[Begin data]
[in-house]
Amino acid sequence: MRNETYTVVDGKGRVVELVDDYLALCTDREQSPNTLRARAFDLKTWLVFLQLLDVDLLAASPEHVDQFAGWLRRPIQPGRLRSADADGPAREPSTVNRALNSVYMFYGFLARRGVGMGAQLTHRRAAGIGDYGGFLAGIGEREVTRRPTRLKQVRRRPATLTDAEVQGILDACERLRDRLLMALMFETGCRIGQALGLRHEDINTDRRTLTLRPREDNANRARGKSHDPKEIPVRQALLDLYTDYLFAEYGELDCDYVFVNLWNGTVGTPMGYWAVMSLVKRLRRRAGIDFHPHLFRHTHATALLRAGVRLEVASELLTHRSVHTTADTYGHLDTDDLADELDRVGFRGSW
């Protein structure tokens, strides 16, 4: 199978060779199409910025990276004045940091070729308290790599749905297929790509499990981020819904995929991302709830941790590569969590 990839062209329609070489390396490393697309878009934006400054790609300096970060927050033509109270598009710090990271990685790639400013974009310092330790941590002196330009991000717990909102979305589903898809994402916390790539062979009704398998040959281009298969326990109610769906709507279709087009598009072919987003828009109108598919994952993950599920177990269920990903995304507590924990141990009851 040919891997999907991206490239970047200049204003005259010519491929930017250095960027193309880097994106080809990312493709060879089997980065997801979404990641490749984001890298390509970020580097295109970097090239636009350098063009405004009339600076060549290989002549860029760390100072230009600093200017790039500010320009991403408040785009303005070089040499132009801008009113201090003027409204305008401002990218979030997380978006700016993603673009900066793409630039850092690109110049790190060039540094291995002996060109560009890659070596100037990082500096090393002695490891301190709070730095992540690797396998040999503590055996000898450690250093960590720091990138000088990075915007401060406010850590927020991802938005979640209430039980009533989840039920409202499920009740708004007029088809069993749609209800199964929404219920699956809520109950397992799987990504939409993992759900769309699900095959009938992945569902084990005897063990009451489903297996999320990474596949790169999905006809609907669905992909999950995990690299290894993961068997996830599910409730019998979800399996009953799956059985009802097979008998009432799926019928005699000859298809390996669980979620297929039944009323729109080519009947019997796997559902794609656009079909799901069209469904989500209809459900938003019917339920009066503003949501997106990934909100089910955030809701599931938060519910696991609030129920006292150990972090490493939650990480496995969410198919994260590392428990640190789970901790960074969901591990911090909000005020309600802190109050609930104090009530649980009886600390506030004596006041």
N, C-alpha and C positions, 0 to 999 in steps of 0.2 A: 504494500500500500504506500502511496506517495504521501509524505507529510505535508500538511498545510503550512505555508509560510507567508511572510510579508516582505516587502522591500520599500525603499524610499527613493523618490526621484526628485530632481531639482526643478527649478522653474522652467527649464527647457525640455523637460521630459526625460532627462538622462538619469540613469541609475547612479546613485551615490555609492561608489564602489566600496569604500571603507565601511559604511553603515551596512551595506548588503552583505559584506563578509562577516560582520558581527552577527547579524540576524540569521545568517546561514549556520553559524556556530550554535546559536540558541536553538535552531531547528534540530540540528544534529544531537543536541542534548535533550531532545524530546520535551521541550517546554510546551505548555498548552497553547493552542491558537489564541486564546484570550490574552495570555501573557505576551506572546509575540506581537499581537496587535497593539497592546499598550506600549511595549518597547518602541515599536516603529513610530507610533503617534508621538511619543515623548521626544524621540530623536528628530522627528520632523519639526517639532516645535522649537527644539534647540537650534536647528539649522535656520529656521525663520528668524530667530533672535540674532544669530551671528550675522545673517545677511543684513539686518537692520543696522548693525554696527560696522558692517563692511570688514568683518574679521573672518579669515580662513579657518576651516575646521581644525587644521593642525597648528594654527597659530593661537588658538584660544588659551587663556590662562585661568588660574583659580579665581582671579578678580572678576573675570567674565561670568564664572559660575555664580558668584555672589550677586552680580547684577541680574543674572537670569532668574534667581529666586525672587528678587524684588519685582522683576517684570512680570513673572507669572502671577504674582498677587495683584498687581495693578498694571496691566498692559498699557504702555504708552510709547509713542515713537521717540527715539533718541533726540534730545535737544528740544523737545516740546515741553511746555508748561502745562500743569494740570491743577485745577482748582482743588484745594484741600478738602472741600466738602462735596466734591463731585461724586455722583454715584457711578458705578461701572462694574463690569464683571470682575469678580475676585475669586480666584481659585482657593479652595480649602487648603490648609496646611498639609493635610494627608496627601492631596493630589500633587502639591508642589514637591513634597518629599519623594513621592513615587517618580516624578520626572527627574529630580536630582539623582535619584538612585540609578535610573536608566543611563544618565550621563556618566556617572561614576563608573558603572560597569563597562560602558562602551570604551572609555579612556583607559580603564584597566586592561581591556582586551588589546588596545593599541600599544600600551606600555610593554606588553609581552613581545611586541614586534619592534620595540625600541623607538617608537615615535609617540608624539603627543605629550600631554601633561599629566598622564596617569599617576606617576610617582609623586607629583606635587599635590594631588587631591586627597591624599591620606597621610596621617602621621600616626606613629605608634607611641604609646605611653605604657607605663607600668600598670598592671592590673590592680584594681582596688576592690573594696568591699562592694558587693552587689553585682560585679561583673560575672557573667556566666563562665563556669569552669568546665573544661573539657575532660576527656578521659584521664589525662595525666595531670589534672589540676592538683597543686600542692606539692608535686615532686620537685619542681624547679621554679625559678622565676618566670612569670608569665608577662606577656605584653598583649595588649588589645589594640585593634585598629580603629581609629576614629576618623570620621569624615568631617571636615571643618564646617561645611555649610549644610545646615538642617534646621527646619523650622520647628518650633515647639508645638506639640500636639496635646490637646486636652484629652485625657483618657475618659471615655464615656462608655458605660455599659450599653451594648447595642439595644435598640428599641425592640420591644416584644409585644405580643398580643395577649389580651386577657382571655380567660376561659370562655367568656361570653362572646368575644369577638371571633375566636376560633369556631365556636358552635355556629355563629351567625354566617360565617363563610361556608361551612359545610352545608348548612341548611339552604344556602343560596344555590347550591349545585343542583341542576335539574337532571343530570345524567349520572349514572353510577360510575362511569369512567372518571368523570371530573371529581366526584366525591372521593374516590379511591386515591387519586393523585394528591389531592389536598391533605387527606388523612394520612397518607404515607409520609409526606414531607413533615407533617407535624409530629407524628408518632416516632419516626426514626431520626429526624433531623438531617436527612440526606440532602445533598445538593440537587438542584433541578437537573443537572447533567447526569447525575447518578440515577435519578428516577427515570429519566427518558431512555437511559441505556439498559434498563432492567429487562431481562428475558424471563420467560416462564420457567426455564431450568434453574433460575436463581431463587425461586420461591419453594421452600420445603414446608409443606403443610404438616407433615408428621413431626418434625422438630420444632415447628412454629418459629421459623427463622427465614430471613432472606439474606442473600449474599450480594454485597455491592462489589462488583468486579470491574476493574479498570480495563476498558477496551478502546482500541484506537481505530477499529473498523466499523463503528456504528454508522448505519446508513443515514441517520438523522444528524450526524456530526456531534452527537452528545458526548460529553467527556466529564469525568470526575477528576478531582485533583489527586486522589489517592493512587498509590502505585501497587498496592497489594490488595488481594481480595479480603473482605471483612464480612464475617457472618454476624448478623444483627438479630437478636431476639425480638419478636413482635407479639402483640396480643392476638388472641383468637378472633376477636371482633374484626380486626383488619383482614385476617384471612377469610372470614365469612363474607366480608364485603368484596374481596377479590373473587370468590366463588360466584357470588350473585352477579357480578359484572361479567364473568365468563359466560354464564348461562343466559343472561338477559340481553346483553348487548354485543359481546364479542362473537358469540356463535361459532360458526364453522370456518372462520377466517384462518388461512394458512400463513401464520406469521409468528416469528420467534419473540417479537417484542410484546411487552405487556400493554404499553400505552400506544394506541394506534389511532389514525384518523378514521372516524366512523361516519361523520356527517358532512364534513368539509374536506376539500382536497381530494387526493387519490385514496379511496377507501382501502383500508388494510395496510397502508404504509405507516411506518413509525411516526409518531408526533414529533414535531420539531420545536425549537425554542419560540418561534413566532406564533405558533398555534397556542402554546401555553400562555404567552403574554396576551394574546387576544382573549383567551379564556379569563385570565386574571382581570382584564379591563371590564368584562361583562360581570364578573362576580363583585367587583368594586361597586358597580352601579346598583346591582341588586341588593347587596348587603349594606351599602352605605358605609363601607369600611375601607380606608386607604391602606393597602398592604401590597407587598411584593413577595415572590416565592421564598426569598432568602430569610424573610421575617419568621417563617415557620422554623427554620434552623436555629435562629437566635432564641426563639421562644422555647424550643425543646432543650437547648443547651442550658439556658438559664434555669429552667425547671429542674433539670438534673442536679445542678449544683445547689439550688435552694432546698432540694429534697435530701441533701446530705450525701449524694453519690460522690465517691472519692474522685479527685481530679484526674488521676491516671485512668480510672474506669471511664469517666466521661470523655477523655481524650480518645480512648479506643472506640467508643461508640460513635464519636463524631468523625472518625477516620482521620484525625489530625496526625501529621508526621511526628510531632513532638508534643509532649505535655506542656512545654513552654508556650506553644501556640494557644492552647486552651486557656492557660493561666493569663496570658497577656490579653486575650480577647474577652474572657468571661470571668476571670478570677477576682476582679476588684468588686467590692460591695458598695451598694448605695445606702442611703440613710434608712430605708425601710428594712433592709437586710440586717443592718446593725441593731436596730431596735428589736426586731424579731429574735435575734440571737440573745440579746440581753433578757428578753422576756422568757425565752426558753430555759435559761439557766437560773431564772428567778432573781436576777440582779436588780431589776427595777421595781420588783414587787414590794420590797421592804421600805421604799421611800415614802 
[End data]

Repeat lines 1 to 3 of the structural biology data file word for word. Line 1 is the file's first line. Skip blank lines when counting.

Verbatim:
[in-house]
Amino acid sequence: MRNETYTVVDGKGRVVELVDDYLALCTDREQSPNTLRARAFDLKTWLVFLQLLDVDLLAASPEHVDQFAGWLRRPIQPGRLRSADADGPAREPSTVNRALNSVYMFYGFLARRGVGMGAQLTHRRAAGIGDYGGFLAGIGEREVTRRPTRLKQVRRRPATLTDAEVQGILDACERLRDRLLMALMFETGCRIGQALGLRHEDINTDRRTLTLRPREDNANRARGKSHDPKEIPVRQALLDLYTDYLFAEYGELDCDYVFVNLWNGTVGTPMGYWAVMSLVKRLRRRAGIDFHPHLFRHTHATALLRAGVRLEVASELLTHRSVHTTADTYGHLDTDDLADELDRVGFRGSW
């Protein structure tokens, strides 16, 4: 199978060779199409910025990276004045940091070729308290790599749905297929790509499990981020819904995929991302709830941790590569969590 990839062209329609070489390396490393697309878009934006400054790609300096970060927050033509109270598009710090990271990685790639400013974009310092330790941590002196330009991000717990909102979305589903898809994402916390790539062979009704398998040959281009298969326990109610769906709507279709087009598009072919987003828009109108598919994952993950599920177990269920990903995304507590924990141990009851 040919891997999907991206490239970047200049204003005259010519491929930017250095960027193309880097994106080809990312493709060879089997980065997801979404990641490749984001890298390509970020580097295109970097090239636009350098063009405004009339600076060549290989002549860029760390100072230009600093200017790039500010320009991403408040785009303005070089040499132009801008009113201090003027409204305008401002990218979030997380978006700016993603673009900066793409630039850092690109110049790190060039540094291995002996060109560009890659070596100037990082500096090393002695490891301190709070730095992540690797396998040999503590055996000898450690250093960590720091990138000088990075915007401060406010850590927020991802938005979640209430039980009533989840039920409202499920009740708004007029088809069993749609209800199964929404219920699956809520109950397992799987990504939409993992759900769309699900095959009938992945569902084990005897063990009451489903297996999320990474596949790169999905006809609907669905992909999950995990690299290894993961068997996830599910409730019998979800399996009953799956059985009802097979008998009432799926019928005699000859298809390996669980979620297929039944009323729109080519009947019997796997559902794609656009079909799901069209469904989500209809459900938003019917339920009066503003949501997106990934909100089910955030809701599931938060519910696991609030129920006292150990972090490493939650990480496995969410198919994260590392428990640190789970901790960074969901591990911090909000005020309600802190109050609930104090009530649980009886600390506030004596006041």